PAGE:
How to Plant Bittersweet Vines From Seeds

Overview

Bittersweet comes in two major varieties: American and Oriental. Oriental bittersweet is considered invasive in most states and will grow out of bounds. American bittersweet is vigorous, climbing everything in its path, but not invasive. Bittersweet is a dioecious vine, which means it needs both a male and a female plant to produce seed. Knowledge of how to harvest and care for this seed will help you grow a healthy bittersweet vine.

Step 1

Pluck the ripe red berries off the bittersweet vine when the yellow capsules surrounding them break open. The time for harvest will fall between mid-September and November.

Step 2

Lay the berries out at room temperature for two to three weeks to dry. When they seem shriveled and dried, remove the outer red berry covering and dry the seeds for another week.

Step 3

Place some peat or sand in a resealable plastic bag and moisten it slightly. Put the seeds in this moistened medium and place the bag in the refrigerator for three months with the temperature between 34 and 41 degrees F. This cold period will help the seeds germinate.

Step 4

Plant the bittersweet seeds 1/4 to 1/2 inch deep in well-drained soil. Bittersweet will grow vigorously in almost any soil type. It will also grow in both full sun and full shade, but needs sun for fruit production. Space multiple plants 12 to 36 inches apart. Make sure they have some kind of support to climb.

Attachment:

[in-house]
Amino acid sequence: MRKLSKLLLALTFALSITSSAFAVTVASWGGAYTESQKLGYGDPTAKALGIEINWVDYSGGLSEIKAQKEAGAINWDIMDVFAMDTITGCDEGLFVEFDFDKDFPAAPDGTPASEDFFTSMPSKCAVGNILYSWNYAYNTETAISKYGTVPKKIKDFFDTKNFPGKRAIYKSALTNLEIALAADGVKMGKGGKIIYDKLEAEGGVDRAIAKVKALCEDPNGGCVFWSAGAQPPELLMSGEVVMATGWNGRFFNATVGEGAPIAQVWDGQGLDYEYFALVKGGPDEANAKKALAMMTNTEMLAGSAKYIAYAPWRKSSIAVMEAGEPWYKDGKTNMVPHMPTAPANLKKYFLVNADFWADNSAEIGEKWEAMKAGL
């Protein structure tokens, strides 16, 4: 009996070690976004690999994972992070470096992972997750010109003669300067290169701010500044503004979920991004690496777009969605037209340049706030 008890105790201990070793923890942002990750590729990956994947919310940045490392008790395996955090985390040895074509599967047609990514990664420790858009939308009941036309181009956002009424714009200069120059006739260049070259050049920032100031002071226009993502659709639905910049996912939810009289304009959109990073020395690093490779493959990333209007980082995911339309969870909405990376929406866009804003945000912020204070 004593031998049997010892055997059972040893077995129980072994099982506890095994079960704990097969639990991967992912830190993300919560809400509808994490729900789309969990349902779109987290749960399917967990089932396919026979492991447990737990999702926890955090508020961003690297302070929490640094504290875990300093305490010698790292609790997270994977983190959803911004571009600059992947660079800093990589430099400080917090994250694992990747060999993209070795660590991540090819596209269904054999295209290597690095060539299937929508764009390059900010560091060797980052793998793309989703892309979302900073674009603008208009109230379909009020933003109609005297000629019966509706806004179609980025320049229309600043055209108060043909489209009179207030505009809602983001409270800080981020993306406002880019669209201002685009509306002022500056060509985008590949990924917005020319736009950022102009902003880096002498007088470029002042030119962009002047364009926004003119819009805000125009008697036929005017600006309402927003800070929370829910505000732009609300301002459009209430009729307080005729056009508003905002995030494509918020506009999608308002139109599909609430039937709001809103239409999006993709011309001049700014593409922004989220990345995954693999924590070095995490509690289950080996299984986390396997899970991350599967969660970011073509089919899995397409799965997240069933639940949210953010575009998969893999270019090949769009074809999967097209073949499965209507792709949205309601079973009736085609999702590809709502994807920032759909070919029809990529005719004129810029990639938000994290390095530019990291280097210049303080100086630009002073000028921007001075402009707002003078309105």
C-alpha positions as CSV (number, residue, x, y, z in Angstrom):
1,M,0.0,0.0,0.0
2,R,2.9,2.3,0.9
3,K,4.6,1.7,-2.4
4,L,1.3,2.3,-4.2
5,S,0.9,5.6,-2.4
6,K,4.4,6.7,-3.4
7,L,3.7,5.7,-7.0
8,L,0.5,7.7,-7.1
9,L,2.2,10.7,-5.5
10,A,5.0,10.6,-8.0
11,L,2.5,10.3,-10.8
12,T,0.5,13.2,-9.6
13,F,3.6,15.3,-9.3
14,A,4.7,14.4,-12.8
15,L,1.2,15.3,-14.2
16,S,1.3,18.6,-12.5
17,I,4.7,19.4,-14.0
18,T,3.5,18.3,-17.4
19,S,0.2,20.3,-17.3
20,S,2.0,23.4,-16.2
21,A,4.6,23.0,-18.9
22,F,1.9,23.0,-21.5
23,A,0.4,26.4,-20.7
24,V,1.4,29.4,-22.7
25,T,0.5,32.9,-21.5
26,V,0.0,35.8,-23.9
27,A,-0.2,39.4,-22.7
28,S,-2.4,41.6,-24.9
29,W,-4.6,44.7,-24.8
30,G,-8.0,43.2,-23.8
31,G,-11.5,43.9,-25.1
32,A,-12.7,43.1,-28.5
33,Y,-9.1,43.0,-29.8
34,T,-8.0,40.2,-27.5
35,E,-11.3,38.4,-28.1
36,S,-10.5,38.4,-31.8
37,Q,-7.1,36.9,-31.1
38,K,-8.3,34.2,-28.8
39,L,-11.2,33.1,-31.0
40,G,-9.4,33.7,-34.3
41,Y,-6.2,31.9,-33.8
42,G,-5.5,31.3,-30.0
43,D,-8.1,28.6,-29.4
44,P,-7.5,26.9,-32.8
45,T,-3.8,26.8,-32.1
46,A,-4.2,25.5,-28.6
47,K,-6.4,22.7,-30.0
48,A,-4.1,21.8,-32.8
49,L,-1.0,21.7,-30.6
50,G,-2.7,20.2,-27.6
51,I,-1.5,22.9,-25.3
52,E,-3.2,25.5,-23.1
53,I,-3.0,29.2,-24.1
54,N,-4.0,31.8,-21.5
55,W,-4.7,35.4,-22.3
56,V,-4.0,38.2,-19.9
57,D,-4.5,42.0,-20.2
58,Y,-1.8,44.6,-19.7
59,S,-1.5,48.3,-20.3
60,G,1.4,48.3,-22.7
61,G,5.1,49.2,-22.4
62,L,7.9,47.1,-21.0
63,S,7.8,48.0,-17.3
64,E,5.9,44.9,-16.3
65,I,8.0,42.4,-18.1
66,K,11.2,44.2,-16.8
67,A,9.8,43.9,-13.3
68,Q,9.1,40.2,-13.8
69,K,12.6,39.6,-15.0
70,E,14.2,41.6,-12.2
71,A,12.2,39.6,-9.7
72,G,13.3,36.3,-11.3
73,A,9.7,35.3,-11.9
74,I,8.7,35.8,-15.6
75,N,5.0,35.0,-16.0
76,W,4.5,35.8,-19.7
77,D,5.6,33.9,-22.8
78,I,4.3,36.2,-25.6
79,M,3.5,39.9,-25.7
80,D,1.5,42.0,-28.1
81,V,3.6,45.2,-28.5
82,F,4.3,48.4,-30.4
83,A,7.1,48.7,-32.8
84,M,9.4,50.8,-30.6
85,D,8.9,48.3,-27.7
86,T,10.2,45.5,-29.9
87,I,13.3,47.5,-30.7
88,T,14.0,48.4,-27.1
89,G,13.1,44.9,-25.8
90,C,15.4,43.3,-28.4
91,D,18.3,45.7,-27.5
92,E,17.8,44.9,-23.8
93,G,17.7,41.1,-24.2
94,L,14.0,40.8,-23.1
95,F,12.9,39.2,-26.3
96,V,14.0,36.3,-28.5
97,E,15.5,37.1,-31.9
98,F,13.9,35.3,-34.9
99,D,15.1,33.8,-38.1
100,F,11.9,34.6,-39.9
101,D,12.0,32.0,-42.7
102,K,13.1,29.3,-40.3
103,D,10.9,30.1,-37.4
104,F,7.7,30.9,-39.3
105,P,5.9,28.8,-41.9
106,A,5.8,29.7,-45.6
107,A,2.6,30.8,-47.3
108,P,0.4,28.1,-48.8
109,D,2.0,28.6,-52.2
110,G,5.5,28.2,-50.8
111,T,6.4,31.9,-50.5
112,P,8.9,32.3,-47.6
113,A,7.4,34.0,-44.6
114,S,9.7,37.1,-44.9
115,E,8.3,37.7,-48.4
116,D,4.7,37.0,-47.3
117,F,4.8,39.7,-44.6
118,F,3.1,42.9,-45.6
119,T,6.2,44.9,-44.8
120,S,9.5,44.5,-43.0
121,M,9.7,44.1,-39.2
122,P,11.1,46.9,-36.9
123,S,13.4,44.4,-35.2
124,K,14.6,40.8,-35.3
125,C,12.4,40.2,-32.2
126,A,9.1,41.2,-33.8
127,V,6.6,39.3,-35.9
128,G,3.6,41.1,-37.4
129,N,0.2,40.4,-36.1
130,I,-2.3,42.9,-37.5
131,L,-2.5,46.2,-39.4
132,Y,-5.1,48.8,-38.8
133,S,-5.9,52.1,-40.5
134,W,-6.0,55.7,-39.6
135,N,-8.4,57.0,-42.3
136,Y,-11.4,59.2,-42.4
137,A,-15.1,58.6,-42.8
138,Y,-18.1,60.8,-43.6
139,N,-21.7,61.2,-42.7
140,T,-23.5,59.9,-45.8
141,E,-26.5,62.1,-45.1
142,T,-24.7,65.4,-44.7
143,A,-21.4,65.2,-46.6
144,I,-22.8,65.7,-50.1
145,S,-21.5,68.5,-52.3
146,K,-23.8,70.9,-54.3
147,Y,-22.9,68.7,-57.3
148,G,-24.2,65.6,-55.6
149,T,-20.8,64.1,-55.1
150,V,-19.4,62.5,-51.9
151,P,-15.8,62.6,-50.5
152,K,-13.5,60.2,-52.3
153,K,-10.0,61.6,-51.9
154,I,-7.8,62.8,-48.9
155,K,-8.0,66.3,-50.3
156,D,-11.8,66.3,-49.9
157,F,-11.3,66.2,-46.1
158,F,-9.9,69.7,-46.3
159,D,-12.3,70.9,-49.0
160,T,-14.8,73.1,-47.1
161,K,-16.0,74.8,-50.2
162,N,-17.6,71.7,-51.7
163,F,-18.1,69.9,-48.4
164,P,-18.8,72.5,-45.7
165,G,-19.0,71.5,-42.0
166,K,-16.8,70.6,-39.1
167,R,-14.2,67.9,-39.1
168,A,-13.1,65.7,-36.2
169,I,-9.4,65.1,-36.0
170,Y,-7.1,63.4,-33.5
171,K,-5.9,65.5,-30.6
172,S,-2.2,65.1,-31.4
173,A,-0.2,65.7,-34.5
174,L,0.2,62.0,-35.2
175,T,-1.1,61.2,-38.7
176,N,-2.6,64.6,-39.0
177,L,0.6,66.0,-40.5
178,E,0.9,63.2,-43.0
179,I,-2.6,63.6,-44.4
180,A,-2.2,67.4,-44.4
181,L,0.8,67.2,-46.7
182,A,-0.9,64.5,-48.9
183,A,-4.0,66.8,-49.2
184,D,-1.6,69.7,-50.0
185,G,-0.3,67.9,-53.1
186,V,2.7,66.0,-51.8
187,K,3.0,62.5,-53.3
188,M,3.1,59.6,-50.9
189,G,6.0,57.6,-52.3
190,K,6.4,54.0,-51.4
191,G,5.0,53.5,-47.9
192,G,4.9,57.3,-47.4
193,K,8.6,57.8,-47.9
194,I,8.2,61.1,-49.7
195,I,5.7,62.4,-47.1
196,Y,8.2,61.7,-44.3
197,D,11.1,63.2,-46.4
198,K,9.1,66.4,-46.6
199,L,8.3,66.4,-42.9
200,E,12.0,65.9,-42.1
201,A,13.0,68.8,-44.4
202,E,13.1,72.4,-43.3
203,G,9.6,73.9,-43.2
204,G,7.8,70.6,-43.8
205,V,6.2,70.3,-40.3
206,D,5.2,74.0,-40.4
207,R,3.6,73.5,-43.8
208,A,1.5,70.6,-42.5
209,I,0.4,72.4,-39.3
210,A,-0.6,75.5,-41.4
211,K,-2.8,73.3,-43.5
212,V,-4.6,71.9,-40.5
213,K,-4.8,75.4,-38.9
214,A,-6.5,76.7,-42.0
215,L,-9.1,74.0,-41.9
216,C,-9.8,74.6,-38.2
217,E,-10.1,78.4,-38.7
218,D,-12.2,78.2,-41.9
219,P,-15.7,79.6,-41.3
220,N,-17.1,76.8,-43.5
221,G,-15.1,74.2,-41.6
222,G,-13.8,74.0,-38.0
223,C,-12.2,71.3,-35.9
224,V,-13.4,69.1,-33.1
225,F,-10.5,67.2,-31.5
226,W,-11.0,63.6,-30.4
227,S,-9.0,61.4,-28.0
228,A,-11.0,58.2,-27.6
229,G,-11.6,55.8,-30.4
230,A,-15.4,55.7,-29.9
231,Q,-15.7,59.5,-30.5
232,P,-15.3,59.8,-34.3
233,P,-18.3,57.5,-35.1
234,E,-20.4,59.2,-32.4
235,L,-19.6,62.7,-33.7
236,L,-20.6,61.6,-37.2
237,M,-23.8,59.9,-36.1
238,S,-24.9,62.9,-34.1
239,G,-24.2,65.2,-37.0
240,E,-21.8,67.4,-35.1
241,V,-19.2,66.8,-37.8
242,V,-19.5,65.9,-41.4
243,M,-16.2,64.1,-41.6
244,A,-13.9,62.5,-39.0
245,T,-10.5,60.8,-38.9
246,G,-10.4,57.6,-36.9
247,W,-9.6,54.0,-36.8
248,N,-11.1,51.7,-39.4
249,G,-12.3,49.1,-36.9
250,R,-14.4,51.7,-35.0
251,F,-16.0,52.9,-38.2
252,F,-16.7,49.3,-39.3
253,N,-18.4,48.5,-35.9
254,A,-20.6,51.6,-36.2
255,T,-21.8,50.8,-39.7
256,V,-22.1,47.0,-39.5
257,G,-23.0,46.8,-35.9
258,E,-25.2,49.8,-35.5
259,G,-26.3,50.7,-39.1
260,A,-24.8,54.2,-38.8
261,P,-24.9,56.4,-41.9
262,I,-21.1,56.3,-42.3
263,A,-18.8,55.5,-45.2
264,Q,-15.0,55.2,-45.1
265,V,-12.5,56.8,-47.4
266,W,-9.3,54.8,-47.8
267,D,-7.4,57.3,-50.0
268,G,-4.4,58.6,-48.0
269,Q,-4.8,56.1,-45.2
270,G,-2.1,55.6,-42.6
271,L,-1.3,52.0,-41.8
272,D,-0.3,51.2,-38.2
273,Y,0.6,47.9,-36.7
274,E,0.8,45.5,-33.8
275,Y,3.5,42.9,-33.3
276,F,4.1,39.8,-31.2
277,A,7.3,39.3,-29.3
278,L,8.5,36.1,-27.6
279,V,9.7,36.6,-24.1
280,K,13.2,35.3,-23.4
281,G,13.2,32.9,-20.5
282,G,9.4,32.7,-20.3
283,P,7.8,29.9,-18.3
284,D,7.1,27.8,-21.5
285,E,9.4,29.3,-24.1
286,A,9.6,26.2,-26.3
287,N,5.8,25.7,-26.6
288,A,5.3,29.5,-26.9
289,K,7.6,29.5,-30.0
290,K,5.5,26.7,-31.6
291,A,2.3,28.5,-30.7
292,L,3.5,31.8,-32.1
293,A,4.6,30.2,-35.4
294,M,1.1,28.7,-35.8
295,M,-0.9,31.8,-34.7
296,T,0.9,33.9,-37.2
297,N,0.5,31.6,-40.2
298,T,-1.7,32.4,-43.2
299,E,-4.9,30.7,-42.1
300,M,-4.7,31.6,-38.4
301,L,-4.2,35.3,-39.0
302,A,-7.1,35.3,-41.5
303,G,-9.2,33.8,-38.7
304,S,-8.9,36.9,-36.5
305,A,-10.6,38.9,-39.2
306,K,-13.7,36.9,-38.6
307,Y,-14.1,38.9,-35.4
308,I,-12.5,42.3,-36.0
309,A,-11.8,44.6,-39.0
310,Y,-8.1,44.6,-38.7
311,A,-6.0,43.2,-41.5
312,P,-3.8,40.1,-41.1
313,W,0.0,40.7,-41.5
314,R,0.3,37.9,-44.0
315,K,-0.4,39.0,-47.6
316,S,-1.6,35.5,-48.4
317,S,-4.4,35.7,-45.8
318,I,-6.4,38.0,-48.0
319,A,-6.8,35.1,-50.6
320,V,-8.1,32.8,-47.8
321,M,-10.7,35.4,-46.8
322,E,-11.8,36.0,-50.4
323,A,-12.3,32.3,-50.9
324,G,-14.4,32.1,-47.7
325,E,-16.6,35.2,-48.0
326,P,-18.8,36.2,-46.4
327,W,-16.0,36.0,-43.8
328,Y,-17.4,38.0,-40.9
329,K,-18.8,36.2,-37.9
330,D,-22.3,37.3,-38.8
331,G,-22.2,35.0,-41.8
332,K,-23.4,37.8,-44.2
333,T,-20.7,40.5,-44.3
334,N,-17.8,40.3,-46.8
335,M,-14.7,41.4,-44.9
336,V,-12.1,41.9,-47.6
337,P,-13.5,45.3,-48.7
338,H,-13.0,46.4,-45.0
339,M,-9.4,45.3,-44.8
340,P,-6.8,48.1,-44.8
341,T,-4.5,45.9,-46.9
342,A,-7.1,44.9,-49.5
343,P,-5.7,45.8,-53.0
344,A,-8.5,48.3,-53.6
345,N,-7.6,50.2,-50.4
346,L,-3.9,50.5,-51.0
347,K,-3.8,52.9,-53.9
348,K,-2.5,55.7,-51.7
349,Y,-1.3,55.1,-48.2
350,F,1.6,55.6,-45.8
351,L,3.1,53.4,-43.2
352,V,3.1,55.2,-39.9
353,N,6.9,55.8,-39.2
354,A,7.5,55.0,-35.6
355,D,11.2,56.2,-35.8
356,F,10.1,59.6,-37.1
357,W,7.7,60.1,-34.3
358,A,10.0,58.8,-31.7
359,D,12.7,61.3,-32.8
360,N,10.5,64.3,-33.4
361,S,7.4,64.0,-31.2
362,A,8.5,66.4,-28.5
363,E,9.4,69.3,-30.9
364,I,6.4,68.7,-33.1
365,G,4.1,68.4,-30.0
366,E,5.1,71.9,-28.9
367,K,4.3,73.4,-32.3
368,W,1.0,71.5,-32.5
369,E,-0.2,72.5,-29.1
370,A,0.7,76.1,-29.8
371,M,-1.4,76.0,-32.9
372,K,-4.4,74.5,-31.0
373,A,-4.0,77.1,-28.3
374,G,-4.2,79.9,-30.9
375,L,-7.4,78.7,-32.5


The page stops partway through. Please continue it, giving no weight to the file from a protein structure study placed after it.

Step 5

Water the bittersweet seeds, keeping them moist until they start to grow. After this point, these plants need little care other than pruning. Annual pruning will keep them from strangling other plants and growing out of bounds.

Things You'll Need

  • Resealable plastic bag
  • Peat or sand
  • Water
  • Support

References

  • University of Minnesota Extension: American Bittersweet
  • University of Michigan: Celastrus Scandens
  • University of Connecticut: Celastrus Orbiculatus
Keywords: harvesting bittersweet seeds, germinating bittersweet seeds, planting bittersweet seeds

About this Author

Sarah Morse recently graduated with a Bachelor of Arts in English language and literature. She has been freelancing for three months and got her start writing for an environmental website.